As a result, “eliminating this dangerous habit at a young age can spare them its consequences later in life,” explained Amr Matar, head of the Clinical Nutrition Unit at the Qasr Al-Aini Hospital in Cairo.

“According to another study, obesity is contagious. An experiment was conducted in which a person with a healthy weight was exposed to a large group of obese individuals who tended to consume lots of food. Despite having no genetic causes of obesity, the healthy individual became obese as well. As a result, obesity rates could be decreased by modifying the surrounding environment,” Matar said.

“It has been shown that 39 per cent of fat people suffer from depression, while the rate of non-obese depressed people is less than 17 per cent. A psychological imbalance can lead to obesity. Some psychiatric conditions contribute to obesity, including depression. Obesity in turn can lead to isolation, creating a closed circle,” said Heba Ali, a psychiatrist in Cairo.

An obese patient may resort to eating to replace negative feelings, such as tension, loneliness, or grief. Food serves as both a comforting companion and a psychological refuge. Such behaviour may result from an improper upbringing in which a child is rewarded through food.

After growing up, such children may use the same method to soothe themselves. “Psychological rehabilitation can treat this kind of behaviour through cognitive-behavioural therapy, which helps individuals to acquire new healthy habits, change their thinking patterns, and learn how to deal with feelings such as stress and sadness away from eating,” Ali said.

“Paying attention to the psychological side is unusual, but that’s where I ended up after having gastric bypass surgery and regaining weight. I realised that I needed to change my lifestyle, which meant changing my thinking patterns,” Al-Feki said. 

“I underwent psychiatric therapy to overcome my food addiction and find the motivation to lose weight. Through surgery, the doctor muzzled my stomach but not my brain, which brought me back to eating.”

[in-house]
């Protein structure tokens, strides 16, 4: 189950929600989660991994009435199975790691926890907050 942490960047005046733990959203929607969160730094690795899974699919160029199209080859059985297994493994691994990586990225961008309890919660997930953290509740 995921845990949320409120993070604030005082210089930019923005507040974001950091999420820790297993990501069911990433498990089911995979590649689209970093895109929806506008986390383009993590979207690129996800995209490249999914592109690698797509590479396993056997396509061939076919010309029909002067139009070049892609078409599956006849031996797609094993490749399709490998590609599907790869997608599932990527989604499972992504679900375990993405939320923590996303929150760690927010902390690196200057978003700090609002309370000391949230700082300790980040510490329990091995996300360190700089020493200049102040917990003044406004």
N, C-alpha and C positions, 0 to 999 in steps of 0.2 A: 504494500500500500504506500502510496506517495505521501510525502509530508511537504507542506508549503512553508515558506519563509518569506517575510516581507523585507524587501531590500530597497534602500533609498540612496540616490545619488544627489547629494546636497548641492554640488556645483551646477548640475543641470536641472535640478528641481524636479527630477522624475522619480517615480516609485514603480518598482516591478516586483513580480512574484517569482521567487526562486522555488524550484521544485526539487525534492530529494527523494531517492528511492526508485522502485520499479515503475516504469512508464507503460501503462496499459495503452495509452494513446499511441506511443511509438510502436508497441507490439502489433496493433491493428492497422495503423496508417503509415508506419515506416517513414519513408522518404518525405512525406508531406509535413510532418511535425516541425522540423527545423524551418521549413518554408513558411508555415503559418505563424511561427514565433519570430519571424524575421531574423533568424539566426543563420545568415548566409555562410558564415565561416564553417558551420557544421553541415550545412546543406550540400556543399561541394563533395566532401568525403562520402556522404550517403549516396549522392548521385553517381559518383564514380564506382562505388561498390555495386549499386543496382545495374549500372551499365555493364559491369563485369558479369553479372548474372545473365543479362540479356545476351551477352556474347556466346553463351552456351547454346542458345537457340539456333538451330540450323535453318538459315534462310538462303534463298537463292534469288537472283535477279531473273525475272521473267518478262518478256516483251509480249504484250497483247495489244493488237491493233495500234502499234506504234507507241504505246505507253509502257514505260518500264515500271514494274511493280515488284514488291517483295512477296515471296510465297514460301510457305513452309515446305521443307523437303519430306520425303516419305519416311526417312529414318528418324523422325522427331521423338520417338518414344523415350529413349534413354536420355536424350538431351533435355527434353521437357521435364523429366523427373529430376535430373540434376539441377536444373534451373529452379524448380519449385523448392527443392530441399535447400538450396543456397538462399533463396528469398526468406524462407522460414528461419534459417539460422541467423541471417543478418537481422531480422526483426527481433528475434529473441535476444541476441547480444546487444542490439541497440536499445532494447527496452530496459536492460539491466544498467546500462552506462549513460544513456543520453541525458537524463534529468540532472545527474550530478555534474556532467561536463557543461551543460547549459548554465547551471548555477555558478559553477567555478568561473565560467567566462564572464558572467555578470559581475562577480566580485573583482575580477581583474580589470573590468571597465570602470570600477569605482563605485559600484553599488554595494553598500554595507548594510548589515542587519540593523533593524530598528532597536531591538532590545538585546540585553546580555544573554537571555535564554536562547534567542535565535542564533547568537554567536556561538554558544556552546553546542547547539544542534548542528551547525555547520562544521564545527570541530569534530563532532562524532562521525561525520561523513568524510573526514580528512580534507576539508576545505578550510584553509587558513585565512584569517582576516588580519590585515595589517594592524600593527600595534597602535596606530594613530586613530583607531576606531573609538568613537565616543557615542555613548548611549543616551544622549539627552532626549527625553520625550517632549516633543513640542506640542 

“In the light of these studies, pharmacological treatments have also been developed for obesity, and five medicines are authorised by the US Food and Drug Administration to be used under the supervision of a doctor,” Matar said.

“Among these are drugs prescribed for the treatment of diabetes that have been found to be effective at treating obesity. Other medications help to combat hunger by decreasing appetite, as well as others that raise the metabolic rate required by the body to achieve weight loss.”

Rawan Essam, a social media influencer in Cairo, said that “several doctors asked me to offer weight-loss medication to my followers. However, I declined because I was concerned that the medicine could adversely affect their health due to the variety of their health conditions.”

For her part, Magda Moussa, a Cairo housewife, said that “despite not succeeding in my many diet attempts, I do not want to undergo surgery and expose myself to additional risks. I am not enthusiastic about trying any newly developed drug either, as many of these may have hidden side effects that manifest themselves in the long run.

“The users of these drugs also gain weight again as soon as they stop using them. I am trying to stick to a healthy lifestyle, using the fear of surgery as a strong motivator even though my doctor has recommended bariatric surgery to avoid aggravating a medical condition in my spine,” Moussa concluded.

* A version of this article appears in print in the 2 March, 2023 edition of Al-Ahram Weekly